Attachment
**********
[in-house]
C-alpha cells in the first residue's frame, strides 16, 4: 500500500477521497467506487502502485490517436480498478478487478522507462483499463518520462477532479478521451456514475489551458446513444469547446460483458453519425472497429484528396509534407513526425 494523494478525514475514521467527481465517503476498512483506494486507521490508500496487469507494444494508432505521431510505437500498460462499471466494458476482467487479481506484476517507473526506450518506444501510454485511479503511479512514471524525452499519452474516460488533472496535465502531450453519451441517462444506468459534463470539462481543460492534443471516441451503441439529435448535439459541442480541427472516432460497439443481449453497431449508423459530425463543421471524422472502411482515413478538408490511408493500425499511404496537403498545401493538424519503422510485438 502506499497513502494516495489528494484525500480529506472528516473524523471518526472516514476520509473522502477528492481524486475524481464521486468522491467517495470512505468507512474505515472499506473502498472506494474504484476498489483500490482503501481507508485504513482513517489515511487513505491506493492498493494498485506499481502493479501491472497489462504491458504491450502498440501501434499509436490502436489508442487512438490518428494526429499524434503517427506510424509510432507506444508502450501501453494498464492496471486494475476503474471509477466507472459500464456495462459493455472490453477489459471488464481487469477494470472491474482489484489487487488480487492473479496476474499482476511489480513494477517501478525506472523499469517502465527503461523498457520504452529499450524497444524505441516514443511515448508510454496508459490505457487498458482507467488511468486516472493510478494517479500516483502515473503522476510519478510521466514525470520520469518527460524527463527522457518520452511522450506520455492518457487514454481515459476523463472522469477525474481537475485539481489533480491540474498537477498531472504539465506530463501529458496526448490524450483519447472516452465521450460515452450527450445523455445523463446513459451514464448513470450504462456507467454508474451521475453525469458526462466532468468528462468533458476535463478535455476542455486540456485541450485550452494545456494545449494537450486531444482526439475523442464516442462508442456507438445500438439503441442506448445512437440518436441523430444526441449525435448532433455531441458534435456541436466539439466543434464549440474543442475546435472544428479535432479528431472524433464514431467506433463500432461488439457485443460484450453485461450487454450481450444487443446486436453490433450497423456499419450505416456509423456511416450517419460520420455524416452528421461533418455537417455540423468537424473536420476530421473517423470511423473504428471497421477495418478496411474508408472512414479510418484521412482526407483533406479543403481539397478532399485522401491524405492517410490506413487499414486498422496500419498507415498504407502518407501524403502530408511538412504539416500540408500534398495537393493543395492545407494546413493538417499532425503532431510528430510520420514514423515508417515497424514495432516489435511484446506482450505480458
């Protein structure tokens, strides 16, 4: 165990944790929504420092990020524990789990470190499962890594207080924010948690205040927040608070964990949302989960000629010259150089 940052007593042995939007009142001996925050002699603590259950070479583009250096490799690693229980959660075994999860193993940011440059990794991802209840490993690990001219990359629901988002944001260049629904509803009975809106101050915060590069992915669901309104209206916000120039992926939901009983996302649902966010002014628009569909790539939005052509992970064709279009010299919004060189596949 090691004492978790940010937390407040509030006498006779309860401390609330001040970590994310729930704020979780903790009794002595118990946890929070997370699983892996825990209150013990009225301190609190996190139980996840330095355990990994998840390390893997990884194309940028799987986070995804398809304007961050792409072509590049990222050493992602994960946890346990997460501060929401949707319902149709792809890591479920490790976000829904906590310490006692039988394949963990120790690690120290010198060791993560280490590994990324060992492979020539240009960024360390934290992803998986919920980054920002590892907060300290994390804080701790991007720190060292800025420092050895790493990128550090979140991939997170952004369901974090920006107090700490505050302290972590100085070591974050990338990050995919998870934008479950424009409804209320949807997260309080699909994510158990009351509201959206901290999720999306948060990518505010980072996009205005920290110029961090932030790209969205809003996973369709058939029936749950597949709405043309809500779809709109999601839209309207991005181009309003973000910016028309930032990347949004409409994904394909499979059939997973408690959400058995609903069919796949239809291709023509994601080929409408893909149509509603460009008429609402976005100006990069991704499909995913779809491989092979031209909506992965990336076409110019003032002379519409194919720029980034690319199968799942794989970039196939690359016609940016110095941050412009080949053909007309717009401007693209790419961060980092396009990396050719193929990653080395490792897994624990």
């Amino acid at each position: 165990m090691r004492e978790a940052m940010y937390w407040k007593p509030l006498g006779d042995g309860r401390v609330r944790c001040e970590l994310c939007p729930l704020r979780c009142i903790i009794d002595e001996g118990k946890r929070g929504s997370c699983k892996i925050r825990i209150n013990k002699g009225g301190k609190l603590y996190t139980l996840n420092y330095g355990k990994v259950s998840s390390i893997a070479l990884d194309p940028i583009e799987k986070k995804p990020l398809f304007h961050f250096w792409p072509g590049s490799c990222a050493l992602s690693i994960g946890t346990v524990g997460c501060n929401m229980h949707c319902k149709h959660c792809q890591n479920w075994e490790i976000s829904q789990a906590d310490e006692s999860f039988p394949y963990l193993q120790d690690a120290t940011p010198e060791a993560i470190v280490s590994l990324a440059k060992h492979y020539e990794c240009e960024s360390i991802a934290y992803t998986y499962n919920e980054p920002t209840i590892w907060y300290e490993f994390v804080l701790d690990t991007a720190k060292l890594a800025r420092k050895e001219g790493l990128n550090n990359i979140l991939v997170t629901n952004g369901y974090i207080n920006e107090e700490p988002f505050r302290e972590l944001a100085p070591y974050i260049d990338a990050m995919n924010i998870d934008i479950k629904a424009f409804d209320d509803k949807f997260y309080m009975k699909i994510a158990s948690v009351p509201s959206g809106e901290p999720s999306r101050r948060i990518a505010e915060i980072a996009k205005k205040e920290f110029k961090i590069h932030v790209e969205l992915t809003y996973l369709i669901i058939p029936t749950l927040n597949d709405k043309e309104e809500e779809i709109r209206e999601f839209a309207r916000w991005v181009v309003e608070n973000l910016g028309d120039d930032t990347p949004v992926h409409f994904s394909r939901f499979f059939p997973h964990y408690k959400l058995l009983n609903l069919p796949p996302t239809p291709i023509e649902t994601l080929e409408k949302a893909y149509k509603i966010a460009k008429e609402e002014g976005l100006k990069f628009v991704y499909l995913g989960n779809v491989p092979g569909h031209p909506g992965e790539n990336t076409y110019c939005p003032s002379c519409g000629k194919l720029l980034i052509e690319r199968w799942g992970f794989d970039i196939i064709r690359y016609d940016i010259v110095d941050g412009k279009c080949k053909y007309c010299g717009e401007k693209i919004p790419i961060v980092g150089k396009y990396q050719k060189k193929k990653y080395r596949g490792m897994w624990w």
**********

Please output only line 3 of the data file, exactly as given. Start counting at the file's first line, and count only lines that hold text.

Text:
């Protein structure tokens, strides 16, 4: 165990944790929504420092990020524990789990470190499962890594207080924010948690205040927040608070964990949302989960000629010259150089 940052007593042995939007009142001996925050002699603590259950070479583009250096490799690693229980959660075994999860193993940011440059990794991802209840490993690990001219990359629901988002944001260049629904509803009975809106101050915060590069992915669901309104209206916000120039992926939901009983996302649902966010002014628009569909790539939005052509992970064709279009010299919004060189596949 090691004492978790940010937390407040509030006498006779309860401390609330001040970590994310729930704020979780903790009794002595118990946890929070997370699983892996825990209150013990009225301190609190996190139980996840330095355990990994998840390390893997990884194309940028799987986070995804398809304007961050792409072509590049990222050493992602994960946890346990997460501060929401949707319902149709792809890591479920490790976000829904906590310490006692039988394949963990120790690690120290010198060791993560280490590994990324060992492979020539240009960024360390934290992803998986919920980054920002590892907060300290994390804080701790991007720190060292800025420092050895790493990128550090979140991939997170952004369901974090920006107090700490505050302290972590100085070591974050990338990050995919998870934008479950424009409804209320949807997260309080699909994510158990009351509201959206901290999720999306948060990518505010980072996009205005920290110029961090932030790209969205809003996973369709058939029936749950597949709405043309809500779809709109999601839209309207991005181009309003973000910016028309930032990347949004409409994904394909499979059939997973408690959400058995609903069919796949239809291709023509994601080929409408893909149509509603460009008429609402976005100006990069991704499909995913779809491989092979031209909506992965990336076409110019003032002379519409194919720029980034690319199968799942794989970039196939690359016609940016110095941050412009080949053909007309717009401007693209790419961060980092396009990396050719193929990653080395490792897994624990």